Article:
The ongoing internationalization of China’s renminbi has become an important currency for cross-border trade and investment, according to company representatives and other experts during a forum held at the China International Import Expo on Nov 6.
Pan Gongsheng, deputy governor of the People’s Bank of China, said the internationalization of the renminbi, which started in 2009, has provided more financing possibilities for import and export companies. Investment channels have been increased and the business environment has improved, Pan said.
Li Chenggang, assistant minister of commerce, said the internationalization of the renminbi has helped to lower costs and prevent foreign exchange risks. Meanwhile, investment and free trade have been greatly facilitated, he said.
He Yajun, chief finance officer of IKEA Supply China, said the internationalization of the renminbi has led to more convenient transaction procedures and helped companies to avoid certain risks, enabling IKEA China to integrate into the corporation’s global settlement strategy.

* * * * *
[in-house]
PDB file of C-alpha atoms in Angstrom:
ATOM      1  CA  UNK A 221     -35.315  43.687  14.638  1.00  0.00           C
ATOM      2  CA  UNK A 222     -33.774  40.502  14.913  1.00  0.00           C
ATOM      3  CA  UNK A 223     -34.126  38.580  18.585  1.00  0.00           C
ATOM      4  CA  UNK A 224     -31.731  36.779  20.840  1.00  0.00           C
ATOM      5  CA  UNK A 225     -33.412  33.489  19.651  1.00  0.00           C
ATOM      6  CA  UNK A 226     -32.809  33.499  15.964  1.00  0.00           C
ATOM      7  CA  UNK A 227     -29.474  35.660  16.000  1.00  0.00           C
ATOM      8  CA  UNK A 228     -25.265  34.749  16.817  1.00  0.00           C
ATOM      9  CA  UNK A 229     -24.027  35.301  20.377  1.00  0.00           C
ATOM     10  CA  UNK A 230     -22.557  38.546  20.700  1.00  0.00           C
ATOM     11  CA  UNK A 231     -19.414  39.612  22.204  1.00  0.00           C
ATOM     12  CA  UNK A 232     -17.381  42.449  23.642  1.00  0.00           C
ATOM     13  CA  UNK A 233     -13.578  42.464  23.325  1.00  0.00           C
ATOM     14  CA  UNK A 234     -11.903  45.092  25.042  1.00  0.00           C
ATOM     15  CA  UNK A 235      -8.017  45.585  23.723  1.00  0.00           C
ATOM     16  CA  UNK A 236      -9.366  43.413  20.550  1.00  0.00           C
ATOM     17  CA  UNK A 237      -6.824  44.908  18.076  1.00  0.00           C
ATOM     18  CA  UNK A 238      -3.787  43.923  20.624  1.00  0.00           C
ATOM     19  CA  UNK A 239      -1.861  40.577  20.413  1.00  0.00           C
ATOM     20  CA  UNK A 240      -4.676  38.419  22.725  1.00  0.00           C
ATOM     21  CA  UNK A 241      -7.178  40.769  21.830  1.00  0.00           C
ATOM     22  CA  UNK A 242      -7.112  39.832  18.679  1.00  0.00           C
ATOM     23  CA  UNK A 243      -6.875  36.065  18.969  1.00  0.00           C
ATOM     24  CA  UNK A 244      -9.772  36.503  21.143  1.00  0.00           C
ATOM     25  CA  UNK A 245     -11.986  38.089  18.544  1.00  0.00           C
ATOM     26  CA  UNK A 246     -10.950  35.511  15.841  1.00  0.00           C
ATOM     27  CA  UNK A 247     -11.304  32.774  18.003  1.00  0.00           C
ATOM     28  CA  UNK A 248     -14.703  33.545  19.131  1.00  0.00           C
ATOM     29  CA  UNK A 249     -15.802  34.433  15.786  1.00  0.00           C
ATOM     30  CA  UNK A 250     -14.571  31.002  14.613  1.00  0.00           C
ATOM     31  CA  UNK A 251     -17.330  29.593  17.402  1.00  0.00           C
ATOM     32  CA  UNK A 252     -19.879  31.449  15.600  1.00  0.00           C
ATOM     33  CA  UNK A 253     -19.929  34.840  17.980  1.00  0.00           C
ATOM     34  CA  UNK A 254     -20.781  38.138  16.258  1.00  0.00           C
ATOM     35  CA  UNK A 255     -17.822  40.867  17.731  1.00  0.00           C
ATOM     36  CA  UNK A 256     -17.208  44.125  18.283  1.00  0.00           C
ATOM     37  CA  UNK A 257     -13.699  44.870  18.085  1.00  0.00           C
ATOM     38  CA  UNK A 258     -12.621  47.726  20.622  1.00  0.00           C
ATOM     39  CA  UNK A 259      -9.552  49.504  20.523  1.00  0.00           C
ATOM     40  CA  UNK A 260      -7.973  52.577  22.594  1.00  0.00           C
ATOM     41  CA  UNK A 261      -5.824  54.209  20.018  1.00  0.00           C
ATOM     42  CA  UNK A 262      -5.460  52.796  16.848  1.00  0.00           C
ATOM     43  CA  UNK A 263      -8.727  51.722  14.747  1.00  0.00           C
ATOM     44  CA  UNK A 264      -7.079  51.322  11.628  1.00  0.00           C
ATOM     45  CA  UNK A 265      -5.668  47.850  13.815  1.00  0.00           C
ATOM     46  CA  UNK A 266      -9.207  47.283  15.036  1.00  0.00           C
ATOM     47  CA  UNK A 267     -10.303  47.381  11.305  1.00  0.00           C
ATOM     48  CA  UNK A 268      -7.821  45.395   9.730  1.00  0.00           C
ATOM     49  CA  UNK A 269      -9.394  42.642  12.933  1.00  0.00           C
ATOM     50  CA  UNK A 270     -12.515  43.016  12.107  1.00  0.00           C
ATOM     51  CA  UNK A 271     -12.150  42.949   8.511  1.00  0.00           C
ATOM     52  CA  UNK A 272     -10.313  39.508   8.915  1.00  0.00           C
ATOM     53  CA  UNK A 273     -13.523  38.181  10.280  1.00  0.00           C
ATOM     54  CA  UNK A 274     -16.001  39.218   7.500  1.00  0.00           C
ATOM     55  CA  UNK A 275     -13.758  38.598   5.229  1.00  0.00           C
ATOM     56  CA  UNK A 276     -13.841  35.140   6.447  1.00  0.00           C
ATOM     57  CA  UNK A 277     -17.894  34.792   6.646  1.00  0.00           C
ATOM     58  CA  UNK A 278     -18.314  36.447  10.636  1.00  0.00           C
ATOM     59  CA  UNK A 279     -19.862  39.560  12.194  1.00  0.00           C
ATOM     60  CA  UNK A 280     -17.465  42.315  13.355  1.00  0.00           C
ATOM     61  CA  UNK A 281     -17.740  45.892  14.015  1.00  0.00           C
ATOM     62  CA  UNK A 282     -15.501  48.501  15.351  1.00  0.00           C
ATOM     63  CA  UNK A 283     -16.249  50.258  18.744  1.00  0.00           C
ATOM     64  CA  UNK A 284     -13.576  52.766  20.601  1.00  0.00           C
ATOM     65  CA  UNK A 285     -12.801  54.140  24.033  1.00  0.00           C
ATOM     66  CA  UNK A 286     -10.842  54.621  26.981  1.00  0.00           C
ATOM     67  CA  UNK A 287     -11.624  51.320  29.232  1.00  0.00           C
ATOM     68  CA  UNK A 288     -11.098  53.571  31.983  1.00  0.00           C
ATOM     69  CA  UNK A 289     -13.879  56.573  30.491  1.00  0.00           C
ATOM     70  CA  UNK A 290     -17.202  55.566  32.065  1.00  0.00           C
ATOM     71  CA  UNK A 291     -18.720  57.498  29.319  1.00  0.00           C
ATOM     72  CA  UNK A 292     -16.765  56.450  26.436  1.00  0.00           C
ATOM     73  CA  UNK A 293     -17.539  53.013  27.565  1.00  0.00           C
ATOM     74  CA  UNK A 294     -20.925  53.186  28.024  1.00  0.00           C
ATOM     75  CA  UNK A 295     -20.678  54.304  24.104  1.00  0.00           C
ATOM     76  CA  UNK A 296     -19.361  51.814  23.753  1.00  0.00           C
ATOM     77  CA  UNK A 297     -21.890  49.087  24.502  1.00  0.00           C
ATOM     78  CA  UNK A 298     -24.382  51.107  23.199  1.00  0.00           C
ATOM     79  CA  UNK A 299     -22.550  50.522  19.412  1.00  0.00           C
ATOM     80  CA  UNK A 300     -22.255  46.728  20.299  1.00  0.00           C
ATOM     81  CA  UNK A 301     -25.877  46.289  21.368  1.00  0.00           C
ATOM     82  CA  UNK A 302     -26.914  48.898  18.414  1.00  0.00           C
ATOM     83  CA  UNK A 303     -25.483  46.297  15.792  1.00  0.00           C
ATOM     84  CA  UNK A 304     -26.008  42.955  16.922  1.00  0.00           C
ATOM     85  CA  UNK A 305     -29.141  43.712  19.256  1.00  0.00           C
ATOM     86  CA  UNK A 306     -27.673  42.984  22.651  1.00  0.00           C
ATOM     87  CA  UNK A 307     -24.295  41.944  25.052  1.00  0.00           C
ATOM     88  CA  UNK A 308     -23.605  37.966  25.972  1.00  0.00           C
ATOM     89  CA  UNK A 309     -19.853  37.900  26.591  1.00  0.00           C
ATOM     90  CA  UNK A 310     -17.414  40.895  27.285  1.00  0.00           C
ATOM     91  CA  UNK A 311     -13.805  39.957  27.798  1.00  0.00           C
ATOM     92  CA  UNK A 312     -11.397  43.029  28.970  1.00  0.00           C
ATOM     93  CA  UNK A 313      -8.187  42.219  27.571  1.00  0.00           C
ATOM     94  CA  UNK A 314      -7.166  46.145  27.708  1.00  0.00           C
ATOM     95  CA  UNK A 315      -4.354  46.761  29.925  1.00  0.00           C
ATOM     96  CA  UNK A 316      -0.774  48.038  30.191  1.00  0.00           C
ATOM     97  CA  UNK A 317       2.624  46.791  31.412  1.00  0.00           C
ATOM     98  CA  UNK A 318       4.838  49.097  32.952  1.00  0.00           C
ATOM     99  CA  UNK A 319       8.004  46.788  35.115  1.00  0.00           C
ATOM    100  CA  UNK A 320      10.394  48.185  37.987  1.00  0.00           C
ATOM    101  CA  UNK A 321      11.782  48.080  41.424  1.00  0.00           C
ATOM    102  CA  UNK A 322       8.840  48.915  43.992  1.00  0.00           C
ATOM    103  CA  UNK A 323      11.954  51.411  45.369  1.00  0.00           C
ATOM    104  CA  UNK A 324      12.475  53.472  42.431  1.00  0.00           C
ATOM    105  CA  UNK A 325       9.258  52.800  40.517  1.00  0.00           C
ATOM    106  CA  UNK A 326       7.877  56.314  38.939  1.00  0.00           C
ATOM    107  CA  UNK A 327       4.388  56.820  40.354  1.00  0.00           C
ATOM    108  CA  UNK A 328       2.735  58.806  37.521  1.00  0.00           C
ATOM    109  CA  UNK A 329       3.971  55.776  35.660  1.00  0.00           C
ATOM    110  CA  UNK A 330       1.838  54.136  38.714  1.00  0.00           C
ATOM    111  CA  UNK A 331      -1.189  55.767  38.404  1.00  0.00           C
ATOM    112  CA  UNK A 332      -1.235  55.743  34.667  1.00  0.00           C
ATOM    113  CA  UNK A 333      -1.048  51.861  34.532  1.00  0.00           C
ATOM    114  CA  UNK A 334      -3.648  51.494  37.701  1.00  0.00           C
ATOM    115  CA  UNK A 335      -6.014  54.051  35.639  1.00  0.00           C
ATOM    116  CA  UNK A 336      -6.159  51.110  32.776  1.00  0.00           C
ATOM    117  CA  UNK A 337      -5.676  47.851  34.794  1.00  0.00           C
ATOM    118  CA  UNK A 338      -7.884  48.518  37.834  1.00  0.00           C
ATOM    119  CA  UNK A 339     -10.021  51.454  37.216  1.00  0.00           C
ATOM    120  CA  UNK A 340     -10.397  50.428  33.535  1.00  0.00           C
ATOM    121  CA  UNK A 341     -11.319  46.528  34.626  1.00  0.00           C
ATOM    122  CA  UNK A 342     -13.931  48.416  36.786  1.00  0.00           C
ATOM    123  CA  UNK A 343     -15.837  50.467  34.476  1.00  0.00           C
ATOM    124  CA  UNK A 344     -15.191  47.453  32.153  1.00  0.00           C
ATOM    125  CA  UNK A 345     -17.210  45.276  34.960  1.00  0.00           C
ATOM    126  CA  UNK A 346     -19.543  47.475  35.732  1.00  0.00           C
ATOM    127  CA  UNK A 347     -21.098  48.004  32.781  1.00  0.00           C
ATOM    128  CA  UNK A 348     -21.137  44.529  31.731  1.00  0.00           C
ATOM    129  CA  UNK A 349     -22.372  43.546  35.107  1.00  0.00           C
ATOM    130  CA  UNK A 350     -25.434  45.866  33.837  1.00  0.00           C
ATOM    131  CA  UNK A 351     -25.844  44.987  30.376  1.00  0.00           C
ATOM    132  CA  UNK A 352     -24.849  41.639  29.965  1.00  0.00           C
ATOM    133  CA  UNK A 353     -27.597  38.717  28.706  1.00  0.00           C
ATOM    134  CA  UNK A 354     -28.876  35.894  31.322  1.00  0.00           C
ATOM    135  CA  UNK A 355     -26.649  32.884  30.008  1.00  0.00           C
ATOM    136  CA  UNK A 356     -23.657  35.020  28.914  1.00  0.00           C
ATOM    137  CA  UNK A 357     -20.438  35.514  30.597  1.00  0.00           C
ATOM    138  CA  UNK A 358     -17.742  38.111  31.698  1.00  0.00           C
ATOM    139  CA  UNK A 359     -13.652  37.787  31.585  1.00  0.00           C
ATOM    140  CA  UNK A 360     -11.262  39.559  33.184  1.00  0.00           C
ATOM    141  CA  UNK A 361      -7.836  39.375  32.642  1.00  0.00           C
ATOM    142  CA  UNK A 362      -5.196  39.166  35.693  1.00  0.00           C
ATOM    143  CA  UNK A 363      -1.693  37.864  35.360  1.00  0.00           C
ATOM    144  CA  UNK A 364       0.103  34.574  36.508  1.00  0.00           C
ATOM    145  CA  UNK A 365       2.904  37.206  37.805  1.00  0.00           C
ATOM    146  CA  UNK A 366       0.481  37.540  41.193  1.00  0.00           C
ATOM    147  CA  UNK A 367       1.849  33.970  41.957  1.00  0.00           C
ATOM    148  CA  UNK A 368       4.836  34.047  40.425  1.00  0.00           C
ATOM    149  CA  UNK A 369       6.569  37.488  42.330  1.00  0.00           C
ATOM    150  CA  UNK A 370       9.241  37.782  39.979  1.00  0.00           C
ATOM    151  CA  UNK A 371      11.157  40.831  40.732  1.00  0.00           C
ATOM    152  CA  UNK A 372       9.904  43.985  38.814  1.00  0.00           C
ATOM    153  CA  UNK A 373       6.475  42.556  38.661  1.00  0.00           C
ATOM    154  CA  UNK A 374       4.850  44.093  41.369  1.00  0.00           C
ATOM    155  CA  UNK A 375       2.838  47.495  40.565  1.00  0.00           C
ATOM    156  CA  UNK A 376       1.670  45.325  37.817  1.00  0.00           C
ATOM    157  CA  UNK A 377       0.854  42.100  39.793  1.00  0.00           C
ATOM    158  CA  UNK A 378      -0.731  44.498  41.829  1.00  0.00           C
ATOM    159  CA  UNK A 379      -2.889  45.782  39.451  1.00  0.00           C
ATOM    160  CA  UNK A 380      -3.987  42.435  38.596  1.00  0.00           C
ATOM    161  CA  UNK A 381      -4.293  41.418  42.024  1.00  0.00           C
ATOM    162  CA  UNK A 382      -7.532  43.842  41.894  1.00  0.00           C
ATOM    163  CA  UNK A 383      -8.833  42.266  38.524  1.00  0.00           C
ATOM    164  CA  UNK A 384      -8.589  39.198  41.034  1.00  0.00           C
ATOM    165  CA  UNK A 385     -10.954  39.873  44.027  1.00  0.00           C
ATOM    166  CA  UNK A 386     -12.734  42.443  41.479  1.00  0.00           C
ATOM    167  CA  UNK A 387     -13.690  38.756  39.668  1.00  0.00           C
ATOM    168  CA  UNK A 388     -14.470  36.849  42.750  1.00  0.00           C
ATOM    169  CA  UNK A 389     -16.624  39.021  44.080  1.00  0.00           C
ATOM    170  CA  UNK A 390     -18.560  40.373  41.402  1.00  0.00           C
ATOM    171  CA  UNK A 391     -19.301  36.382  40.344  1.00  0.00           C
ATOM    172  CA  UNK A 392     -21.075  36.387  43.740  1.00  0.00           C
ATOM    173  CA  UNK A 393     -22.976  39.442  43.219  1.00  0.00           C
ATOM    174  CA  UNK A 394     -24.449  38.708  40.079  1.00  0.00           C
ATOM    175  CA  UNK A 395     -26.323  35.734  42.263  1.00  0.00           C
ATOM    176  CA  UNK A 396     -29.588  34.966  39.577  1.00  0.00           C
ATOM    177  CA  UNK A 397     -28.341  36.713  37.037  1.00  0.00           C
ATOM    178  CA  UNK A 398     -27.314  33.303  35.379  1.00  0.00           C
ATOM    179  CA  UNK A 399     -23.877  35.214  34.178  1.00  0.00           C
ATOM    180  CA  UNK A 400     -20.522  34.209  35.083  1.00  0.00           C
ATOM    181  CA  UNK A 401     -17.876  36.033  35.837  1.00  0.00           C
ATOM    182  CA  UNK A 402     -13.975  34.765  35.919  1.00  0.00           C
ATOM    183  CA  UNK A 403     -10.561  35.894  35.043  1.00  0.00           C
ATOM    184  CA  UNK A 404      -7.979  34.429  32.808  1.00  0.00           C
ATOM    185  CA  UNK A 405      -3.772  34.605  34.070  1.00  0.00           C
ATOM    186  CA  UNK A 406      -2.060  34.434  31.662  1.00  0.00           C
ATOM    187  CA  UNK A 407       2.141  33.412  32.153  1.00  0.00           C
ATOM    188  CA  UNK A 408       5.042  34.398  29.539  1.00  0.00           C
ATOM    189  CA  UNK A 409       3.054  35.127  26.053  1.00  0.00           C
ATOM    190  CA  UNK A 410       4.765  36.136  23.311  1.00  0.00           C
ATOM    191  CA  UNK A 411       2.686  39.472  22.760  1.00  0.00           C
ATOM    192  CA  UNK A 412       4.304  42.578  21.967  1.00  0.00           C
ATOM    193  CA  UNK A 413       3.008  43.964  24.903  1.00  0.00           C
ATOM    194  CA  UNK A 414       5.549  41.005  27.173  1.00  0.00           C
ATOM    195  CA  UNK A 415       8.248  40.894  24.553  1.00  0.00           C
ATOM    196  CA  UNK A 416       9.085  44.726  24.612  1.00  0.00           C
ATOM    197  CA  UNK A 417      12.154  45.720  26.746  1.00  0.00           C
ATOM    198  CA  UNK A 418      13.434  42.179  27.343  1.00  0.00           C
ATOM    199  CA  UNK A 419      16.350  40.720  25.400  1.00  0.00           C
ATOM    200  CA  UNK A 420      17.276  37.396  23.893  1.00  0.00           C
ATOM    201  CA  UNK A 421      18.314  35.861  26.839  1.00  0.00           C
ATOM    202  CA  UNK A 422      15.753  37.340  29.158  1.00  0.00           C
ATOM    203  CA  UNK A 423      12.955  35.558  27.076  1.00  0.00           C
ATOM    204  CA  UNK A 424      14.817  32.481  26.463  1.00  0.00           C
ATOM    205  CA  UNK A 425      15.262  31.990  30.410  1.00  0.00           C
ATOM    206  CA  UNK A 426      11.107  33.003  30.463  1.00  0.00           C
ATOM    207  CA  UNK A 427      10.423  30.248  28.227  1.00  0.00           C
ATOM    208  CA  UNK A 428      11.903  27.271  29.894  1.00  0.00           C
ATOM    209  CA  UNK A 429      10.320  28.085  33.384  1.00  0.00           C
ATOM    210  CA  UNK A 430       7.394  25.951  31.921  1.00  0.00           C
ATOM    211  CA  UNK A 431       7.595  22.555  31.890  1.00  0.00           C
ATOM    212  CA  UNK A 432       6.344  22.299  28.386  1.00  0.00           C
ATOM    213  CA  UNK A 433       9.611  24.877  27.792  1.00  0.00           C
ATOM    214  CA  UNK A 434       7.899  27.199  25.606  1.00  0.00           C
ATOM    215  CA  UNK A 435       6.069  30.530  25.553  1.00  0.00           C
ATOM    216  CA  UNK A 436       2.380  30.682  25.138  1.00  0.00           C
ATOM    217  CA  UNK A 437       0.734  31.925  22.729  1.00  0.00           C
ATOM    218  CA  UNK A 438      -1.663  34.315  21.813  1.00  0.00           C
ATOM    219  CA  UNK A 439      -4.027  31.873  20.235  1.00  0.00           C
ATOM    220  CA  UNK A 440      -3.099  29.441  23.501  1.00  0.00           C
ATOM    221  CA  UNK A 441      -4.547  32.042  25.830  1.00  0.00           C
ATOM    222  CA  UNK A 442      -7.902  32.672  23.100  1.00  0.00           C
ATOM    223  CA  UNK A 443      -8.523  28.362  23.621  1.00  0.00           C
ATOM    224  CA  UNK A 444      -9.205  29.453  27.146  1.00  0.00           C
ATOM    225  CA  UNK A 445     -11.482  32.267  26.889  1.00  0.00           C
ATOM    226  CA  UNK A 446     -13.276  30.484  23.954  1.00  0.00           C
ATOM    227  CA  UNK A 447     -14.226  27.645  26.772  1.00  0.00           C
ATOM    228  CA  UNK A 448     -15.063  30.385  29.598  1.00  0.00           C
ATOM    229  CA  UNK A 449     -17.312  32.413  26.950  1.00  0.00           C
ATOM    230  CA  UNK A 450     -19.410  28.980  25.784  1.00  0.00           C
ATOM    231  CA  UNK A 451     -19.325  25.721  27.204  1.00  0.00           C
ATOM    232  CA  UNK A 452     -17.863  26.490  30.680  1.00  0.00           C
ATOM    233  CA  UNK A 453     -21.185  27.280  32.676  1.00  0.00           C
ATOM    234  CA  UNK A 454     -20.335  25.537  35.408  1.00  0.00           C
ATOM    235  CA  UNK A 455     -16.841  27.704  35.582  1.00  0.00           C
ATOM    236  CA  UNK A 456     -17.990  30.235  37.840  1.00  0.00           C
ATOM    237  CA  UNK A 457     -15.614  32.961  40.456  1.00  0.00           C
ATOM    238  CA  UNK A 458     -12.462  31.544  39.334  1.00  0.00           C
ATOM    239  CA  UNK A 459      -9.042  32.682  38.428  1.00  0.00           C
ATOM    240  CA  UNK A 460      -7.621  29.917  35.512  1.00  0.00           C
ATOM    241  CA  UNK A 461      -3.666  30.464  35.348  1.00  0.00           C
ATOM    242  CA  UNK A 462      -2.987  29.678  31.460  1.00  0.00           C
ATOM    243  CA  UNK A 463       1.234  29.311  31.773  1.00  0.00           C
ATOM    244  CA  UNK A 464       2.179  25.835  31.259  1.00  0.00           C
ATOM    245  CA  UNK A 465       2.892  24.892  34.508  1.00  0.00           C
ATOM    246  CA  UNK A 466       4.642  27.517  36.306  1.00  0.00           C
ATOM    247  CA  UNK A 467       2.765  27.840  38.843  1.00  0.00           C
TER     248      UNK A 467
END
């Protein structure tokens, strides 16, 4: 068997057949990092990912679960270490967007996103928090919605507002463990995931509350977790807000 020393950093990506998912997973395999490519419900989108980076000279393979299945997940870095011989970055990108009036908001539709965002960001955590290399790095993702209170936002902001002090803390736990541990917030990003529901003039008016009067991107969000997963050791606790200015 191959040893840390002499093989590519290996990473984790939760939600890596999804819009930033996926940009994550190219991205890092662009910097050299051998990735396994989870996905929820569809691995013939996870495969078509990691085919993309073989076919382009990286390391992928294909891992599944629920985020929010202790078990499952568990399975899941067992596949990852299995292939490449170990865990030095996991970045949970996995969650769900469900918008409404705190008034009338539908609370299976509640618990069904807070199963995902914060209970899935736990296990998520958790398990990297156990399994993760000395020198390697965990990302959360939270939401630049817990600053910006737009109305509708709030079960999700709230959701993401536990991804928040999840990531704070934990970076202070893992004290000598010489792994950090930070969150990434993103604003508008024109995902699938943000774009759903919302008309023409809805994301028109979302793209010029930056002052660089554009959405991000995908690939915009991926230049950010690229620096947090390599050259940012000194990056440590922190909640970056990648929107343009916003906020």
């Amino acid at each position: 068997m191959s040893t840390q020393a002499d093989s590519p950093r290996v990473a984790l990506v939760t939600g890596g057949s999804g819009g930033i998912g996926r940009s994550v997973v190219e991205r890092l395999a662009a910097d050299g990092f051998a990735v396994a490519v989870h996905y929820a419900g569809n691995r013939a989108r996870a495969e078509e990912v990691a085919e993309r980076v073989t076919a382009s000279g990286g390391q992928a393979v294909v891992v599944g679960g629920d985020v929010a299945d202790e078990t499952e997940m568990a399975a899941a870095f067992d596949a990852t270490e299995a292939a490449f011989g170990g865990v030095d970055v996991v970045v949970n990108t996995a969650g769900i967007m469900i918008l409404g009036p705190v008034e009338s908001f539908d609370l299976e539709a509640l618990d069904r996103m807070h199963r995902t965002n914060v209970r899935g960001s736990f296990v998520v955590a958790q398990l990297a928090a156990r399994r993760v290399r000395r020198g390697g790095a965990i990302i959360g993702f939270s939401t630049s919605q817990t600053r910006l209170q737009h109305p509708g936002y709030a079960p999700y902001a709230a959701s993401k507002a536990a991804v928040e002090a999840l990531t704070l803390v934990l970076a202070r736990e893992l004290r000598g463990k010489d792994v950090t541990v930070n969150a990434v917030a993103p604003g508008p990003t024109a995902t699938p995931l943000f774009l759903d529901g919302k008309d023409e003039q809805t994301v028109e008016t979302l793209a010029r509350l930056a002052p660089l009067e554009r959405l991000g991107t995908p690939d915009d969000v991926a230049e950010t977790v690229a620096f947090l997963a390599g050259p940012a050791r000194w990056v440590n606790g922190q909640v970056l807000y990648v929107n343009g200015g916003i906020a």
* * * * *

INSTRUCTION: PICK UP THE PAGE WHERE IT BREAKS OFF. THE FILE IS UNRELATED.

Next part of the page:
At the same time, IKEA Supply China has promoted renminbi settlement to its domestic suppliers, the majority of which are small and medium-sized enterprises, He said. Although these SMEs held a wait-and-see attitude at the beginning, the relatively stable renminbi rate has convinced them to go for the change, she said.
“At present, about 50 percent of the suppliers have converted to renminbi settlement, and the ratio is expected to top 90 percent soon,” she added.
Dutch technology giant Philips started cash pool management in renminbi in China earlier this year. With an offshore account opened in the China (Shanghai) Pilot Free Trade Zone, Philips China can be included in the company’s global headquarters’ management, said Liu Ling, senior vice-president of Philips Greater China.
“In the past, the currency rate was an important issue when we negotiated with our suppliers. But with the internationalization of the renminbi and transactions settled in renminbi, the problems can be solved and we can focus more on the business itself,” said Liu.
Qu Hongbin, chief China economist at HSBC, said the renminbi will rise as the world’s third-largest reserve currency in the next five years. The internationalization of the renminbi is the key to the further opening-up of the financial sector and thus should be placed at an international level, he said.